Arguments against GM Crops

  • GM crops can cause long-term consequences on human health, such as the classification of glyphosate as a “probable carcinogen” by the World Health Organization.
  • GMOs are self-replicating organisms and cause genetic contamination of the environment, which cannot be reversed.
  • The impact on health, environment, soil, groundwater, or food chain is unknown.
  • The seed stock will also be contaminated at the molecular level.
  • GM crops can make farmers susceptible to the practices of MNCs and raise the cost of cultivation and put them in a debt trap.
  • Regulation is not effective and a conflict of interest is present.
  • The lack of transparency in the regulatory process amplifies apprehensions.

Concerns / Challenges

  • Major opposition to GM crops can be stated as a trust deficit and a sense of precaution.
  • Lack of transparency in the regulatory process and conflict of interest are major reasons.
  • Organizations trying to commercialize GM crops are involved in testing their safety through field trials in India.
  • Data is also secretive, and there are concerns about loss of food biodiversity if corporate food varieties begin to flood the markets.
  • The pesticide industry’s efforts to influence policymakers and regulators have obstructed reforms globally.

Way Forward

  • The government needs to improve infrastructure and access to funds and spur innovation.
  • India needs to reform its regulatory structure to expedite approvals and make it easier to conduct research.
  • Promoting indigenous gene editing research is important to make treatments available at affordable prices.
  • Clinical trials need to be contingent on robust demonstration of safety and efficacy.
  • A two-step model wherein the government works with industry and research groups to accelerate clinical research is recommended.
  • Responsible use of gene editing could be the remedy for some of India’s problems, tailoring this cutting-edge tool to its own requirements, and ensuring affordable healthcare to its people.


Bioinformatics is an interdisciplinary field that applies information technology to study living things, particularly at the molecular level. It involves using computers to collect, organize, and analyze biological data to answer questions in fields like evolutionary biology.

Bioinformatics and its Progress in India

Some key points about bioinformatics and its progress in India are:

  • Bioinformatics is essential to the growth of biotechnology, as it enables the analysis and interpretation of vast amounts of biological data. The genomic revolution and other advances in biotechnology would be slow and limited without the application of bioinformatics.
  • Indian Bioinformatics companies, such as Infosys, Cognizant Technologies, and HCL, have made significant progress in the sector. Pure-play bioinformatics companies like Strand Genomics are also emerging.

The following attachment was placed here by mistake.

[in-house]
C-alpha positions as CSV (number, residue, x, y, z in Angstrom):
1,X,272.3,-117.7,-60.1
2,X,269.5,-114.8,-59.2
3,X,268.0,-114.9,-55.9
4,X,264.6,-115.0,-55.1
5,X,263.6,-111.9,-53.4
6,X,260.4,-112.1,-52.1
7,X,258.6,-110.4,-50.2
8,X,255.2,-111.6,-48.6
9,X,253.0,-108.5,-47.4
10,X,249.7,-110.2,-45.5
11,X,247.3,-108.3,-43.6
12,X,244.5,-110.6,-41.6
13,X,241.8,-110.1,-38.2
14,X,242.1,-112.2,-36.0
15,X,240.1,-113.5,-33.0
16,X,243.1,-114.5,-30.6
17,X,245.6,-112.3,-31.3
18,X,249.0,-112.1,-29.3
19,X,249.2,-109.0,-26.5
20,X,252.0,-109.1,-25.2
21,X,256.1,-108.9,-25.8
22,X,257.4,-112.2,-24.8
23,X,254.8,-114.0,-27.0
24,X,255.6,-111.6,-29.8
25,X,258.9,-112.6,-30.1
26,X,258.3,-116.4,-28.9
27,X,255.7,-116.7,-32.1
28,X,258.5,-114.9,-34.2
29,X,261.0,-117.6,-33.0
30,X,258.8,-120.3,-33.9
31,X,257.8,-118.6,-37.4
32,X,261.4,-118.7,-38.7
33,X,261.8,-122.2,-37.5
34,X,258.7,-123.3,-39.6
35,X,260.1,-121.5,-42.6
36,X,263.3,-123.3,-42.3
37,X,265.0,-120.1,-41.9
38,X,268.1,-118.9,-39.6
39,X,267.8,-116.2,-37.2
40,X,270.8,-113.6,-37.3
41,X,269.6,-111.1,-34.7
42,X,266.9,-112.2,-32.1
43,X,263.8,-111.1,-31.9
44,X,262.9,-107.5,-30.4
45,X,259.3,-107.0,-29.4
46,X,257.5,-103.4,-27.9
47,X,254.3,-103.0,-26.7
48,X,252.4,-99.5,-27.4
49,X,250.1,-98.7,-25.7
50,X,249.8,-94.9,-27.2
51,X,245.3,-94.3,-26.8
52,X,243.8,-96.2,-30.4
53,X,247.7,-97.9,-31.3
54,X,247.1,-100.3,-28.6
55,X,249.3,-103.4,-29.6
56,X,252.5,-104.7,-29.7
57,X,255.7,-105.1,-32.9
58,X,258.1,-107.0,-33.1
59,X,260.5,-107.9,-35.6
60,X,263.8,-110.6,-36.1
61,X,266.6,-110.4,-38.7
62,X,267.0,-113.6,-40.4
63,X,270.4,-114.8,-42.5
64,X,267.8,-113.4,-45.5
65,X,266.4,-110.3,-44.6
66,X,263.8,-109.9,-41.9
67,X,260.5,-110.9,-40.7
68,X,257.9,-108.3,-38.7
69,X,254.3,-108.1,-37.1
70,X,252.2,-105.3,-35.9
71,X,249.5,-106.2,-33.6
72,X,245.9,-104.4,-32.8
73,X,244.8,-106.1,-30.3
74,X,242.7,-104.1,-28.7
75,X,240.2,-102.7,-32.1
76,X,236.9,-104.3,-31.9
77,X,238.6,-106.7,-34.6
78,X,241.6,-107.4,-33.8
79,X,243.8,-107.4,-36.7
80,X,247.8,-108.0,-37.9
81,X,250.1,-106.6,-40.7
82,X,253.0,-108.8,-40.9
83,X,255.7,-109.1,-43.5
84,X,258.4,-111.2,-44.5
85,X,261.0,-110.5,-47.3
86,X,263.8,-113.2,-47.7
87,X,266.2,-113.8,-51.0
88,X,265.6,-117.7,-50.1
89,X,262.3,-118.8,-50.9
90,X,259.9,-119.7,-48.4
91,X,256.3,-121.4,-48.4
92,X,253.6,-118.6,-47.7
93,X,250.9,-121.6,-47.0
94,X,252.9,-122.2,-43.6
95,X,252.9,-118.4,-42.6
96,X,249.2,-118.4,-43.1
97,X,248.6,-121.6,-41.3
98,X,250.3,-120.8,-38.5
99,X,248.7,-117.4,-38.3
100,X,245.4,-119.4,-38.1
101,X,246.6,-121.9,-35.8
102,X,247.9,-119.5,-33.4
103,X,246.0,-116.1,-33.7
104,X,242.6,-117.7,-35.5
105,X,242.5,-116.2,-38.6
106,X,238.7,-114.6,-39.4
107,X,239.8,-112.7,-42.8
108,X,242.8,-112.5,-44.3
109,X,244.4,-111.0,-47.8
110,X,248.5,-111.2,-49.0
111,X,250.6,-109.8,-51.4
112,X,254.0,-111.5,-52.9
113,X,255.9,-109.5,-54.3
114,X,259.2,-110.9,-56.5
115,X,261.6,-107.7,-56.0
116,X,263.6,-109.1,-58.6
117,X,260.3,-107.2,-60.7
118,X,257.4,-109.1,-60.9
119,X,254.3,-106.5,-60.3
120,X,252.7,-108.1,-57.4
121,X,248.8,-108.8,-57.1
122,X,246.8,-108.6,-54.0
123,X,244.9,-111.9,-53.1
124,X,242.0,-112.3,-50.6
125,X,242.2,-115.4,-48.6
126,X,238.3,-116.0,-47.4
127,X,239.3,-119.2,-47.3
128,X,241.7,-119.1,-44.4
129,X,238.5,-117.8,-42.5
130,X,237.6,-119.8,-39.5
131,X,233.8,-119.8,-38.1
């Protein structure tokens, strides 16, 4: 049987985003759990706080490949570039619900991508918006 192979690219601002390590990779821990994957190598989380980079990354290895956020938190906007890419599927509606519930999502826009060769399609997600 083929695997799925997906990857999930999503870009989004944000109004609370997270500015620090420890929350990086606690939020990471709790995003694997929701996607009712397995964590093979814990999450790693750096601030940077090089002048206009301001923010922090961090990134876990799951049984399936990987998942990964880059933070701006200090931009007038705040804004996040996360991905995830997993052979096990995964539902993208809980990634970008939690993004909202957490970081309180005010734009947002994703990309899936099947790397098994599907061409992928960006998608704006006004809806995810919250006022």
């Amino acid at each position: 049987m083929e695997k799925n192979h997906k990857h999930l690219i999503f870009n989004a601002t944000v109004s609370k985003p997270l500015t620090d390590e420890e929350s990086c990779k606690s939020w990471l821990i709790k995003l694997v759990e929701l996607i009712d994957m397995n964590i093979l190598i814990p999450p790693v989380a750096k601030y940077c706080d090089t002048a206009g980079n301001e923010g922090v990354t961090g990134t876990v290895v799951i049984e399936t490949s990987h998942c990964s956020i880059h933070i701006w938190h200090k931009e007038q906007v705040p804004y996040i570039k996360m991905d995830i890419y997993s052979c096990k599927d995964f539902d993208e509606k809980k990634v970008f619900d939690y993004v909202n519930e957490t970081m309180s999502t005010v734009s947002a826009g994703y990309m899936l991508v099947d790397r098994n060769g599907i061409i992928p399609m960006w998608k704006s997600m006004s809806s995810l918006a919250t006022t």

• The Indian government, through organizations like the Biotechnology Information System and the Department of Biotechnology, is promoting bioinformatics and has identified it as a priority area. Tax incentives have been provided to develop the bioinformatics sector. The establishment of Bio-IT parks and new biotech policy has acted as a growth catalyst for the bioinformatics sector.
  • Some of India’s key achievements in bioinformatics include:
    • Successfully completing the Human Genome Project in 2009, putting India on par with the US, the UK, Canada, China, and Korea.
    • Developing the Biotechnology Information System network (BTISnet) in 1987, making India the first country to build such a network.
    • Formulating the Bioinformatics Policy of India (BPI) in 2004.
    • Developing a mechanism for exchanging information in bioinformatics within SAARC member countries.
    • Having more trained bioinformaticists than any other country in the world.
    • Enjoying double-digit growth in the bioinformatics sector.
    • Being among the preferred locations for Contract Research Organizations (CROs) and Contract Manufacturing Organizations (CTOs) for drug development, thanks to low-cost R&D and availability of knowledge resources.


  • Biosimilars are biological medical products that are almost identical copies of original products, manufactured by a different company after the original product’s patent has expired.
  • Biosimilars are the generic versions of biological medicines made from animal or plant proteins as opposed to chemicals.
  • Biosimilars differ from generics in complexity, manufacturing processes, and the data required for approval.
  • The regulatory procedure for approving biosimilars is more complex than for generics.
  • Biosimilars have the potential to fill the gap created by expiring patents of biologics and can be targeted toward non-communicable diseases such as cancer, asthma, and arthritis.